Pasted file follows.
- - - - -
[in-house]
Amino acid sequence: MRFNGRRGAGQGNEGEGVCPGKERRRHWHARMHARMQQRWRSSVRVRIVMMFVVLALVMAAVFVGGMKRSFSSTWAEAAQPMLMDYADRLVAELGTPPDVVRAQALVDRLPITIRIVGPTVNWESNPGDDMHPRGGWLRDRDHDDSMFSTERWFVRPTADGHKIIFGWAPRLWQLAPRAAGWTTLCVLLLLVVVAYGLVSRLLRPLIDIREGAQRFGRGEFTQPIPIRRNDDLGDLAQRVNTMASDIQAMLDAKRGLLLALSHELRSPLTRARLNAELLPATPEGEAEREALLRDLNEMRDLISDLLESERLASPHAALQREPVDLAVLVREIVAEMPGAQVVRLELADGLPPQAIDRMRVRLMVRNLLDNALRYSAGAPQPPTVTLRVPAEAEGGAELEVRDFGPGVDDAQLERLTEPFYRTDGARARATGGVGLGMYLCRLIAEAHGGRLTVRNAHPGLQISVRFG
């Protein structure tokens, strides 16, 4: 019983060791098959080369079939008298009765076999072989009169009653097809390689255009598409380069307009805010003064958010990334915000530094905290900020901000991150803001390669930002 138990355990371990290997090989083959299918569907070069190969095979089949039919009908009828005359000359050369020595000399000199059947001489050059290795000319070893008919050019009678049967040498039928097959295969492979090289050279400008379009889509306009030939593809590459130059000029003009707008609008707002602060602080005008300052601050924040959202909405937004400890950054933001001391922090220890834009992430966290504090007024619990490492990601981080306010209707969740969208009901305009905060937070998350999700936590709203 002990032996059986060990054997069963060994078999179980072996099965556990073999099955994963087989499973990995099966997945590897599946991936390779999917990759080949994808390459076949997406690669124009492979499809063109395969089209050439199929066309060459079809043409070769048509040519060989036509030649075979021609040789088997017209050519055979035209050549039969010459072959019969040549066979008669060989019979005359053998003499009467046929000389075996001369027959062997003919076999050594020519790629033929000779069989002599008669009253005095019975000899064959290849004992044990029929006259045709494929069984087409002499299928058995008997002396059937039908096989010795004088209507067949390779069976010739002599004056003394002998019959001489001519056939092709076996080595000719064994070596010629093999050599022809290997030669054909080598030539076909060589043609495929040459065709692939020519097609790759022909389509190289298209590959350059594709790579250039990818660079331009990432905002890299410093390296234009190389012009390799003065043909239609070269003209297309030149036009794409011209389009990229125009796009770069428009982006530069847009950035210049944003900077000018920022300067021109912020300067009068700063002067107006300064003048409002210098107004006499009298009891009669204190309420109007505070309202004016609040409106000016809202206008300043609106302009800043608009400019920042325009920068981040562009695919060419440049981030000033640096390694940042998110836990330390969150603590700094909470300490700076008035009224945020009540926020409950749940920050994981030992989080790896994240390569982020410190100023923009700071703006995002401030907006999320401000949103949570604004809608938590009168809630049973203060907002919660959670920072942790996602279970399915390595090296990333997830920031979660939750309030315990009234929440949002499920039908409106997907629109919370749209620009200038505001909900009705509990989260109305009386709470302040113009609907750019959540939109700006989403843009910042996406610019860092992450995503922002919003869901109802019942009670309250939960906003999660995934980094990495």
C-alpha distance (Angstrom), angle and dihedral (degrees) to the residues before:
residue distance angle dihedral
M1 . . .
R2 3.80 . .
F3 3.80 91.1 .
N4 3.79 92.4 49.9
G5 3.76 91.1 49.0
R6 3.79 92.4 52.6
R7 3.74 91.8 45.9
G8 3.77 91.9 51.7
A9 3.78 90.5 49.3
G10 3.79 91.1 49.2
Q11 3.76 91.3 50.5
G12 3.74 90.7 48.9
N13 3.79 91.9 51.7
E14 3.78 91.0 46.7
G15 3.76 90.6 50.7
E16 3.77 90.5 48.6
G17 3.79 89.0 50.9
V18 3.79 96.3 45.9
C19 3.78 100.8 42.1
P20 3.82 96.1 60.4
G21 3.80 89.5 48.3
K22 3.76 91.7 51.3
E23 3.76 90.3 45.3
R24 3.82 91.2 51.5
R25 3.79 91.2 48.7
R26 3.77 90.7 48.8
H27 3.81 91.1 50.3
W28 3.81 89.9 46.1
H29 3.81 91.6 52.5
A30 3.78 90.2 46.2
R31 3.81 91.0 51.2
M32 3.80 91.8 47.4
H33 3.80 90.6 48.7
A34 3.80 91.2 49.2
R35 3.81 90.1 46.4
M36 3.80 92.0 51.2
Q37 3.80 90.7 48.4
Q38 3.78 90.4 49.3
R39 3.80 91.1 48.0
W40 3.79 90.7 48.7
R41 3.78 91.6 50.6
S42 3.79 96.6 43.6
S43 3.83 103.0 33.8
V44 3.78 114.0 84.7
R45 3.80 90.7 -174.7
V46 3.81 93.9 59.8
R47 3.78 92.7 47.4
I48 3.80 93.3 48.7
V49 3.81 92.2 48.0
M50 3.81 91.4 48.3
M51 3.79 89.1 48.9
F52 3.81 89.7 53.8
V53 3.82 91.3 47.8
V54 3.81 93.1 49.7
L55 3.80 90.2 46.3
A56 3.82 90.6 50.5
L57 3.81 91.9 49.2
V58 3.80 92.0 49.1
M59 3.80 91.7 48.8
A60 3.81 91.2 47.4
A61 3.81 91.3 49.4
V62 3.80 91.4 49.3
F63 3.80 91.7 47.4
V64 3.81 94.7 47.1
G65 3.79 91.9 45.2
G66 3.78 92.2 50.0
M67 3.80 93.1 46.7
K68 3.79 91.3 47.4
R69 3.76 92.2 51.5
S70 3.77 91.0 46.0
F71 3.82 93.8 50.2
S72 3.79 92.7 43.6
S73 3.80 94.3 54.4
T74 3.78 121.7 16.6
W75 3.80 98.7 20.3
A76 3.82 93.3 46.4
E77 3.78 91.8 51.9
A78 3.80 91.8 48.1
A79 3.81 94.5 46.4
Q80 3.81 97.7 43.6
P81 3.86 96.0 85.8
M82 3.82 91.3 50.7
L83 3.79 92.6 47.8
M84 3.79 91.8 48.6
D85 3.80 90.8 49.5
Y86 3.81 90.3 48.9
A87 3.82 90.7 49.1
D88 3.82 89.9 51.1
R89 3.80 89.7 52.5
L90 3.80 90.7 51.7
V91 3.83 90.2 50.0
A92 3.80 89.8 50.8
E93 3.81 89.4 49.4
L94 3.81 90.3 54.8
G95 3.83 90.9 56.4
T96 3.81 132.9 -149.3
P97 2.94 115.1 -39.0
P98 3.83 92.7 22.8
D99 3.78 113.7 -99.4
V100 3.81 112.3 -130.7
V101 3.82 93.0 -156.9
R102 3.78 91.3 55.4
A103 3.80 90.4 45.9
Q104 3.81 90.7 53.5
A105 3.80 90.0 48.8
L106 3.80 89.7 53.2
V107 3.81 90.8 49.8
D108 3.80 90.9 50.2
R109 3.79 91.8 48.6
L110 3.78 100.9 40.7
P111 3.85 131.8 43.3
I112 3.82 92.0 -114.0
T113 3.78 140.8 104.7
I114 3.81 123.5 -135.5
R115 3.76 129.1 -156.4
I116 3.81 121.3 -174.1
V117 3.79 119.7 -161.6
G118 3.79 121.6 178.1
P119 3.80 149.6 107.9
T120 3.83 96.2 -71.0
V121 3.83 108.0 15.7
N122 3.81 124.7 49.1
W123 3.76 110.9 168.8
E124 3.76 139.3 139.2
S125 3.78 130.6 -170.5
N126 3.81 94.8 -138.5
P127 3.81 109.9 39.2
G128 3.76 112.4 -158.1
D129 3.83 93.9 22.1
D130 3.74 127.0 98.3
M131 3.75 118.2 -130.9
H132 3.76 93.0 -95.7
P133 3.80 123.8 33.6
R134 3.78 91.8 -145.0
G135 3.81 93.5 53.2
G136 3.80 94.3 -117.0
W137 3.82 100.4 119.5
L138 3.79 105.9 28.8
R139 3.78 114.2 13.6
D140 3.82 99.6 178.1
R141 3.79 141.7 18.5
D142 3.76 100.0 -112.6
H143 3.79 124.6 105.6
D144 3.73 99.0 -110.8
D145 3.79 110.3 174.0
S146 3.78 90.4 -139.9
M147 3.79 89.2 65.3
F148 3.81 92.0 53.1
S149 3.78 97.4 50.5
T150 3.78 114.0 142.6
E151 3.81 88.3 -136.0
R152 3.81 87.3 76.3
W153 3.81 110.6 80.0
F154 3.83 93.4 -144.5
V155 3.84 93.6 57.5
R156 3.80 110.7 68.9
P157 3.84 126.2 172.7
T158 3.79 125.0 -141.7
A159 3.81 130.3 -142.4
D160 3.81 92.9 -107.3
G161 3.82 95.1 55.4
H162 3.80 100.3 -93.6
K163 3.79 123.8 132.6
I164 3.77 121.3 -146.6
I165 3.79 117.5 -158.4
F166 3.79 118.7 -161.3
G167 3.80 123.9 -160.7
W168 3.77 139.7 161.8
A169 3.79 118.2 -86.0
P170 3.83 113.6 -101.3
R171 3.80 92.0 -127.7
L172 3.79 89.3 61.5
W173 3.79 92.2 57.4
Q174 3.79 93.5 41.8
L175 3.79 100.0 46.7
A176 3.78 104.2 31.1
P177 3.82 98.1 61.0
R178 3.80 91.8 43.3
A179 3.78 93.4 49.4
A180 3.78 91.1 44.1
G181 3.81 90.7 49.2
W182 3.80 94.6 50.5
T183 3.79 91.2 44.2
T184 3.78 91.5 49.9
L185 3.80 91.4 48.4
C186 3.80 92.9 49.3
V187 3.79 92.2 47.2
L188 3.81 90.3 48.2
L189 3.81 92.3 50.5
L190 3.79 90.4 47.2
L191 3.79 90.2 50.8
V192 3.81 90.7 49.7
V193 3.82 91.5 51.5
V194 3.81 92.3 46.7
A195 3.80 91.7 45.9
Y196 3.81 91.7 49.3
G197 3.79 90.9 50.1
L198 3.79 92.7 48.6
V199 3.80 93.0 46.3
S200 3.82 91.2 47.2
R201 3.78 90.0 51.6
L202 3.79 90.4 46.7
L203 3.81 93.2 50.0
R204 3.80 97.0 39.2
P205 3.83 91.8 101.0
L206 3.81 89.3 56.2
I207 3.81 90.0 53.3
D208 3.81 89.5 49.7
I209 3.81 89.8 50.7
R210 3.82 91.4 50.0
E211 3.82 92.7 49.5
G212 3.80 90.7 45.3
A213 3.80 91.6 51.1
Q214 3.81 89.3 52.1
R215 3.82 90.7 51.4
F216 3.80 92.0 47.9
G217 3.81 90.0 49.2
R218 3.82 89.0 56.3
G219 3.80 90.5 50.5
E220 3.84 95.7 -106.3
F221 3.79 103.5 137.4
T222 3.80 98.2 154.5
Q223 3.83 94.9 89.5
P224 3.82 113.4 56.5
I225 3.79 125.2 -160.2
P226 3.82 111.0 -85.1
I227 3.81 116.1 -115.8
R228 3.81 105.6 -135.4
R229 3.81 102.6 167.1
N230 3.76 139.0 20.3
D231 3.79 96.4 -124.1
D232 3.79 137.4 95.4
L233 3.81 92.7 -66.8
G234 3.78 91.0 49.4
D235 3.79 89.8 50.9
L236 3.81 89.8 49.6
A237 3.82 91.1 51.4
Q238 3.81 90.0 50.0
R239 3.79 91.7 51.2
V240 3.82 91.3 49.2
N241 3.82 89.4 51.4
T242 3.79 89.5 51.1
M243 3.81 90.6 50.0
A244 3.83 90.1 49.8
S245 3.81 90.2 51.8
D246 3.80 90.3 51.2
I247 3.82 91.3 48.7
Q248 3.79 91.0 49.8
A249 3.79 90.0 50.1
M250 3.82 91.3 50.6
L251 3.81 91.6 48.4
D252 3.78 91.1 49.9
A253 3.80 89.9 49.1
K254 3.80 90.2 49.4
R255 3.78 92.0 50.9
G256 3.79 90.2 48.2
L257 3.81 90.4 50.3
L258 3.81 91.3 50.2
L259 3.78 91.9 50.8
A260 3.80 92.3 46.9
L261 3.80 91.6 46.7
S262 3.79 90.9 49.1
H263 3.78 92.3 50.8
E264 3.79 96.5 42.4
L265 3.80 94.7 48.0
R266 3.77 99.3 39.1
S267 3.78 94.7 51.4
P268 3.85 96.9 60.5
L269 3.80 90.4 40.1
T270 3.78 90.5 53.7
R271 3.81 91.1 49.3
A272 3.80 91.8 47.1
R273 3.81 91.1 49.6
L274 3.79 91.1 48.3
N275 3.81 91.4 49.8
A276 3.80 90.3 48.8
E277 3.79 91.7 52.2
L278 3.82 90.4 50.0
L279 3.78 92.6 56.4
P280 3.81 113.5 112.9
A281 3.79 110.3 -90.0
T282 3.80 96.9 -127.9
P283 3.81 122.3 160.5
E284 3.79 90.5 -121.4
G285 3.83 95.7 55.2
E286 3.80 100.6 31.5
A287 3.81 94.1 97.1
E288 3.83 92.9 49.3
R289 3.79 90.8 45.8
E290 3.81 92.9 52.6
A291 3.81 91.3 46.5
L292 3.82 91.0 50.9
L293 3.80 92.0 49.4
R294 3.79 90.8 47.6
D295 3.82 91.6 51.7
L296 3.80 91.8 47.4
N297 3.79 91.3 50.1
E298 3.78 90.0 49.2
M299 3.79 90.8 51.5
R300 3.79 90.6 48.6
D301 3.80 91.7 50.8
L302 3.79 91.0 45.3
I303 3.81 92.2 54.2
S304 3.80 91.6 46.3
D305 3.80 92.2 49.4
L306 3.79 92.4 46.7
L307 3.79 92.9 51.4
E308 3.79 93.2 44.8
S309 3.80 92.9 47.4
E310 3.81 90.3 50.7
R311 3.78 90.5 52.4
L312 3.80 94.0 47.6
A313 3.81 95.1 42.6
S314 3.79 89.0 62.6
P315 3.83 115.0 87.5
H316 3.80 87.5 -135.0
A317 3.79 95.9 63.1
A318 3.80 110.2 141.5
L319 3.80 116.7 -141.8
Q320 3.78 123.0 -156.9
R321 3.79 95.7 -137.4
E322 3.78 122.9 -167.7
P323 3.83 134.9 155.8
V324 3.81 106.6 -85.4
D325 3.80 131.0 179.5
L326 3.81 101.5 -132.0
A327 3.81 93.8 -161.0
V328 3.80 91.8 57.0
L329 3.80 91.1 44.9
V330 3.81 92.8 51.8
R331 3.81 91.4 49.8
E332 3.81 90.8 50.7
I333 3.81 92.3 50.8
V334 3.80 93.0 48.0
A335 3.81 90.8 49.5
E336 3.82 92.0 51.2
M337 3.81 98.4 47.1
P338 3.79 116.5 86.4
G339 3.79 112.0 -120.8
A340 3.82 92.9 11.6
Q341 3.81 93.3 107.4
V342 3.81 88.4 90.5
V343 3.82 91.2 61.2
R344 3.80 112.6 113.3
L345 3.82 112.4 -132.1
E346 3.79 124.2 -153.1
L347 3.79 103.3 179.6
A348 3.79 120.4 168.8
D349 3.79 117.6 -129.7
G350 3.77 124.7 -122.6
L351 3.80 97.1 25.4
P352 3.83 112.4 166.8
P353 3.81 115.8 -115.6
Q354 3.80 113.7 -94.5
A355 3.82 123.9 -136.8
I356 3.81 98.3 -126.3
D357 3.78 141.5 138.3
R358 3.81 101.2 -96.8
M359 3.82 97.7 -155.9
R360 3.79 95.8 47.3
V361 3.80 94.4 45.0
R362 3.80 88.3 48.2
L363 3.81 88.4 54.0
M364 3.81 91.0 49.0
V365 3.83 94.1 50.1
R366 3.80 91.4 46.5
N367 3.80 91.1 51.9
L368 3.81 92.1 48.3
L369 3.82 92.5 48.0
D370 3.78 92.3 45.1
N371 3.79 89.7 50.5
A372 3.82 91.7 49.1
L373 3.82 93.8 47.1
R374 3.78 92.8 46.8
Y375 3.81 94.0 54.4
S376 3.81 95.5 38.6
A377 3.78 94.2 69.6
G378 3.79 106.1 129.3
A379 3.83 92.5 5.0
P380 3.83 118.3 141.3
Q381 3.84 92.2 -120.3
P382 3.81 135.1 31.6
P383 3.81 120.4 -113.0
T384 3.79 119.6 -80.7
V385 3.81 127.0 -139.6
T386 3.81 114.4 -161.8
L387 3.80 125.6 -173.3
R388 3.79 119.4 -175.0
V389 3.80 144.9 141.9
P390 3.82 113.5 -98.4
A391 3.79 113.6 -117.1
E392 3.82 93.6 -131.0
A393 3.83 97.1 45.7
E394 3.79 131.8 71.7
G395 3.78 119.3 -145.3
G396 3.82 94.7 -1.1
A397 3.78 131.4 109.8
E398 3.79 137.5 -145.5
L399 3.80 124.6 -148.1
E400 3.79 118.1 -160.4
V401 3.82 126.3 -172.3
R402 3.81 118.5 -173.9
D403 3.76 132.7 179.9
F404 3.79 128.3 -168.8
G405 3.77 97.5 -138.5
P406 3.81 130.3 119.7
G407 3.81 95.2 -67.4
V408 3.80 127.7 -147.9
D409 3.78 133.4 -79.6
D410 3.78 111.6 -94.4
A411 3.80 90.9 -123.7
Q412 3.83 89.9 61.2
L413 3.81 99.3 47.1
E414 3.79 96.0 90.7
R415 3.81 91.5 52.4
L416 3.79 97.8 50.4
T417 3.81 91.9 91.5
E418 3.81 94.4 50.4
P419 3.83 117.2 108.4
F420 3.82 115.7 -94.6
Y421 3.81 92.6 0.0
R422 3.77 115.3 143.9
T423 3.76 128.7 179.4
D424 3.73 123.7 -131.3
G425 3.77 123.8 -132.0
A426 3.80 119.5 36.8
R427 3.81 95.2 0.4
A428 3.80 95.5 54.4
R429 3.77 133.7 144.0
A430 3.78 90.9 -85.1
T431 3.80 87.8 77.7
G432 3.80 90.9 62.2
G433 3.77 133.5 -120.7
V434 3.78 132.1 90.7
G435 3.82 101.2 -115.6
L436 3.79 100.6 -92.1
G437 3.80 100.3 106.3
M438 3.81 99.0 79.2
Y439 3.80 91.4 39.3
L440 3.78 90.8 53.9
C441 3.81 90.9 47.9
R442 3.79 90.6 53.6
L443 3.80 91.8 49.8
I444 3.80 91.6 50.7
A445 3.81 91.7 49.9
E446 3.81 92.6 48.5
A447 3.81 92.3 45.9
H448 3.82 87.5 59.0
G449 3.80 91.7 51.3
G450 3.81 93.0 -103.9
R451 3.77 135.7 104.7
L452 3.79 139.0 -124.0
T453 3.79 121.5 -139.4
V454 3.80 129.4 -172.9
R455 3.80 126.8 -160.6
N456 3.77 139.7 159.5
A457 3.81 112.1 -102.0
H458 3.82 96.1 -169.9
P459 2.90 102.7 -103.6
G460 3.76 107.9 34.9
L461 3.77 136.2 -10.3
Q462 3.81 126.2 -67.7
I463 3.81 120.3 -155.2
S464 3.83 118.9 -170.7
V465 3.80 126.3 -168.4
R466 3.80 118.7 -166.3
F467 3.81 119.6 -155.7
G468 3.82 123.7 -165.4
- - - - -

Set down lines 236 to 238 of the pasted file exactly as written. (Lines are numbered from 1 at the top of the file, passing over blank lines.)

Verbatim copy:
D231 3.79 96.4 -124.1
D232 3.79 137.4 95.4
L233 3.81 92.7 -66.8